Bail is a written undertaking that a person signs promising to appear in court on a specified date. Bail may also include additional conditions, such as reporting to a police station on certain days, living at a certain address or surrender one’s passport. It is a condition of all bail undertakings that the person does not commit any further offences while on bail. The law governing bail in Queensland is the Bail Act (Qld).

There are two main types of bail in Queensland: watch-house bail and court bail. Watch-house bail is granted by the police, whereas court bail is granted by a judge or magistrate.

Watch-house bail is typically granted when a person is arrested and charged with an offence. Once they sign the bail undertaking, the police will release them. They must then attend court on the date stated on the bail undertaking and comply with any further conditions of their release. The person is entitled to remain in the community until their court appearance, at which time they may apply to have their bail enlarged or varied.

Court bail, on the other hand, is granted when the police refuse to grant watch-house bail. In this case, the person may apply to the court to grant them bail. If court bail is granted while the person is still in police custody, the police must release them once they sign the bail undertaking. It is worth noting that it may take a few hours for the person to be released in this situation.

When deciding whether to grant bail, the court will consider a number of factors, including the type and seriousness of the offence the person has been charged with, the strength of the evidence against them, their criminal record, and whether they have failed to appear for court dates in the past. The court will also consider whether the person has a stable place to live and whether they have a job, as well as whether they have any children and whether they have someone to provide a surety (a sum of money to the court that will be forfeited if the person breaches bail).

Additionally, the court will consider whether the person is capable of fleeing and whether they are likely to do so, as well as whether they pose a danger to other people or are likely to interfere with witnesses or obstruct the course of justice. The court will also take into account any concerns raised by the police or prosecution regarding the person’s release on bail.

A court is required to grant a person bail unless the Prosecution is able to prove that there is an unacceptable risk of the person reoffending. There are exceptions to this rule. A person may be required to “show-cause” before they are granted bail. This means the burden is on the defendant to satisfy the court that they are not an unacceptable risk.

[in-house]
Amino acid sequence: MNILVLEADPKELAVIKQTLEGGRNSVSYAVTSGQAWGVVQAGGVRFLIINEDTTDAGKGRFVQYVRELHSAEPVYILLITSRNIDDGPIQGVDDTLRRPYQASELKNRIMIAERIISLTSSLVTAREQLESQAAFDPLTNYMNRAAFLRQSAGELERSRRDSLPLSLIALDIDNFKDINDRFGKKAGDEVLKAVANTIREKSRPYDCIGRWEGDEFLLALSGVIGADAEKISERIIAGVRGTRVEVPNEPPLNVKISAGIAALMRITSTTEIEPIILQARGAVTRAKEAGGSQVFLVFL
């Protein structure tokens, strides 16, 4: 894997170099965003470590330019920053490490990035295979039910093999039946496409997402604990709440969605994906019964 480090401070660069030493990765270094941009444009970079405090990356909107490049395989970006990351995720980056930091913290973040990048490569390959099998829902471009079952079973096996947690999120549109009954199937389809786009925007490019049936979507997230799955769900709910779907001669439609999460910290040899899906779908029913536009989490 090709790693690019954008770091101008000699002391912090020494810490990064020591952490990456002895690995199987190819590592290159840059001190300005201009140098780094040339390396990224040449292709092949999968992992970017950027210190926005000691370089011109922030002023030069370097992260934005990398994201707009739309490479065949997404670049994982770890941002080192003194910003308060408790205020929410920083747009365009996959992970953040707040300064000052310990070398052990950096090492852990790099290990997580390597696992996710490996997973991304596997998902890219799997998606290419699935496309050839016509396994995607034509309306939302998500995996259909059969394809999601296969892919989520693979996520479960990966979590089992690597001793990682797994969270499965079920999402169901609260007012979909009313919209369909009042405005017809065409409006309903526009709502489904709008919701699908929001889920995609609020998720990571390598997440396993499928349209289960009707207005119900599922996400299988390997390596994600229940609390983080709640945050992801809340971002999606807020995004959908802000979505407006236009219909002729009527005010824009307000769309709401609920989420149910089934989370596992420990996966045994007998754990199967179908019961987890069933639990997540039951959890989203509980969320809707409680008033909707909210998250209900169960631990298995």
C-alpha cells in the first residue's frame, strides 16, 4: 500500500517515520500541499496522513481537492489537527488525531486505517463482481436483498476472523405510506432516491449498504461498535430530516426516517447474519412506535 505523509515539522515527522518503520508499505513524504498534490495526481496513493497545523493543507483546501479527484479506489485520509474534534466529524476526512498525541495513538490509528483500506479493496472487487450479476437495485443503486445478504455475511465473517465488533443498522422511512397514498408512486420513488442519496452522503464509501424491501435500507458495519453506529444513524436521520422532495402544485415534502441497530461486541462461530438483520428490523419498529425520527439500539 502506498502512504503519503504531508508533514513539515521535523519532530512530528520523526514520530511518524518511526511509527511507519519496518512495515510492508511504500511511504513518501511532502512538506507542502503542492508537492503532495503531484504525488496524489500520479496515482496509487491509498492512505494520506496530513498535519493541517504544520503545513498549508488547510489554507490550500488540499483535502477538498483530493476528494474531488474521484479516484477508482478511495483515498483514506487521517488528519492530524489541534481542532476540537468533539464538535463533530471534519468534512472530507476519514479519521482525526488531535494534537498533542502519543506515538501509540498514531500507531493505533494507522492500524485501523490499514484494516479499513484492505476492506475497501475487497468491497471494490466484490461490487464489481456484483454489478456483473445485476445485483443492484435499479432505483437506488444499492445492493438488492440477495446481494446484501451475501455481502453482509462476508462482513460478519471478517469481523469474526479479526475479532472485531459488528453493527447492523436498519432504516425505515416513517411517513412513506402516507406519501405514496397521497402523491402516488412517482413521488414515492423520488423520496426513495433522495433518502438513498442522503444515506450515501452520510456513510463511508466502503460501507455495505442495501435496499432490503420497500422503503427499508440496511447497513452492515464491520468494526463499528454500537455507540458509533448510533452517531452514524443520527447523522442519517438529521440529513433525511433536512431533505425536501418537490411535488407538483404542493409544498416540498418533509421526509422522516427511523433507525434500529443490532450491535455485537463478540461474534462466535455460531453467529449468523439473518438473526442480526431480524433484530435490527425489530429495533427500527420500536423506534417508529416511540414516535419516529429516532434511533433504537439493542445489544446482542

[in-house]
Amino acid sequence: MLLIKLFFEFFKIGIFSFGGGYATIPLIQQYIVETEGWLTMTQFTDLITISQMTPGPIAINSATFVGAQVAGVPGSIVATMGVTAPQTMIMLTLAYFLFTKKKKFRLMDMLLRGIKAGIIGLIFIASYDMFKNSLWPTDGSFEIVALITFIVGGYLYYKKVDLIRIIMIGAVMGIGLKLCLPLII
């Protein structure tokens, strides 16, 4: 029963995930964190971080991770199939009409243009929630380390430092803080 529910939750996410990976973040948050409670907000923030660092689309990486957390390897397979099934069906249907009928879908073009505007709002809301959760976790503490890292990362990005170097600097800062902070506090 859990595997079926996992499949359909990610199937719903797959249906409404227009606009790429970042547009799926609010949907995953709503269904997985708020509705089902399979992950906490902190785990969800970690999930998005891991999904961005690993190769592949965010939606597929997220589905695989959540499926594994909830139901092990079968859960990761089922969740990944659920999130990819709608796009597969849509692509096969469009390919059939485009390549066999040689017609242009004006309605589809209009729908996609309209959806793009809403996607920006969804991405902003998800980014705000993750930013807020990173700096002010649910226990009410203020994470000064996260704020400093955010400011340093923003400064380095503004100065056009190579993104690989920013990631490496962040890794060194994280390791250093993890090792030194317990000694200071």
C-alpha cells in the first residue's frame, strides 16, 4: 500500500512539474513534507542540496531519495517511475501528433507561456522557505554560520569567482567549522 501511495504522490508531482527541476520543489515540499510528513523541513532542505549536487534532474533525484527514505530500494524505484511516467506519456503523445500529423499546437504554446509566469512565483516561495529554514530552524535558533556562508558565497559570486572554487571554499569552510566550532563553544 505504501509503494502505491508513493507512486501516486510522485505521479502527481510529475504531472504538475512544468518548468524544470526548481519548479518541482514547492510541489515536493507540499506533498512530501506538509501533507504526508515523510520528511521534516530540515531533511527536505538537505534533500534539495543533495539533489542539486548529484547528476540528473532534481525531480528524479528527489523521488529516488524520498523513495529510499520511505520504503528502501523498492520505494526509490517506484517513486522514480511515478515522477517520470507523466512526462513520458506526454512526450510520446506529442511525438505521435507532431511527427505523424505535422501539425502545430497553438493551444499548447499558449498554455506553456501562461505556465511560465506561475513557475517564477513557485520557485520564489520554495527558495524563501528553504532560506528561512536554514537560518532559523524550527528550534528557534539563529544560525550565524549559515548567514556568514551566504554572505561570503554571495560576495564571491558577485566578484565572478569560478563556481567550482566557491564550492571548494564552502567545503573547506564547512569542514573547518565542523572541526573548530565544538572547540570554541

There are several situations that could put you in a “show cause” position, including (but not limited to):

  • Being charged with a serious offence while on bail for another serious offence
  • Using or threatening to use a weapon when committing an offence
  • Being charged with an offence against the Bail Act (e.g. failing to appear in court)
  • Being charged with an offence against control order provisions or an offence of breaching a public safety order
  • Being charged with an offence of threatening a law enforcement officer while they are investigating the activities of a criminal organisation
  • Being charged with choking, suffocation, or strangulation in a domestic setting under the Criminal Code Act 1899 (Qld)
  • Being charged with an offence punishable by a maximum penalty of at least 7 years imprisonment if the offence is also a domestic violence offence
  • Being charged with certain offences against the Criminal Code Act 1899, including (but not limited to) threatening violence, stalking, or deprivation of liberty if the offence is also a domestic violence offence
  • Being charged with breaching a domestic violence order and the offence involved violence (or threatened or attempted violence) to a person or property, or if you have been convicted of other certain offences within a specific period in the past.

If the magistrate refuses to grant bail following an application, the charged person cannot reapply in the Magistrates Court, unless they are able to demonstrate a material change in circumstances. This is why proper legal representation at the time of making a bail application is crucial.

If a person is refused bail in the Magistrates Court, they may apply for Supreme Court bail.

If a person is issued with a Notice to Appear or a Complaint and Summons requiring them to appear in court and their matter is adjourned to be heard on another day, the court will often order that they sign a bail undertaking requiring them to appear at the next court date. If this occurs, the person cannot leave the courthouse until they sign the bail undertaking. To do so would be an offence and may result in a warrant being issued for their arrest. In this case, the person may have to wait outside a designated sign-out room until their name is called, and their undertaking is prepared.

It is not uncommon for a matter to be adjourned at the first mention, even if the offence is minor. If their matter is adjourned to another court date for any reason, they may request the court to enlarge their bail to that date and time. This allows them to remain in the community while their case is ongoing. If a person’s bail is merely enlarged and not altered in any way, they will not need to sign a new bail undertaking. Instead, they will be subject to the same conditions as the original bail undertaking until their next court date, at which time their bail may be enlarged again.

At Bazzi Law, we’ll ensure no stone is left unturned in preparing your bail application. Call us today for a free consultation.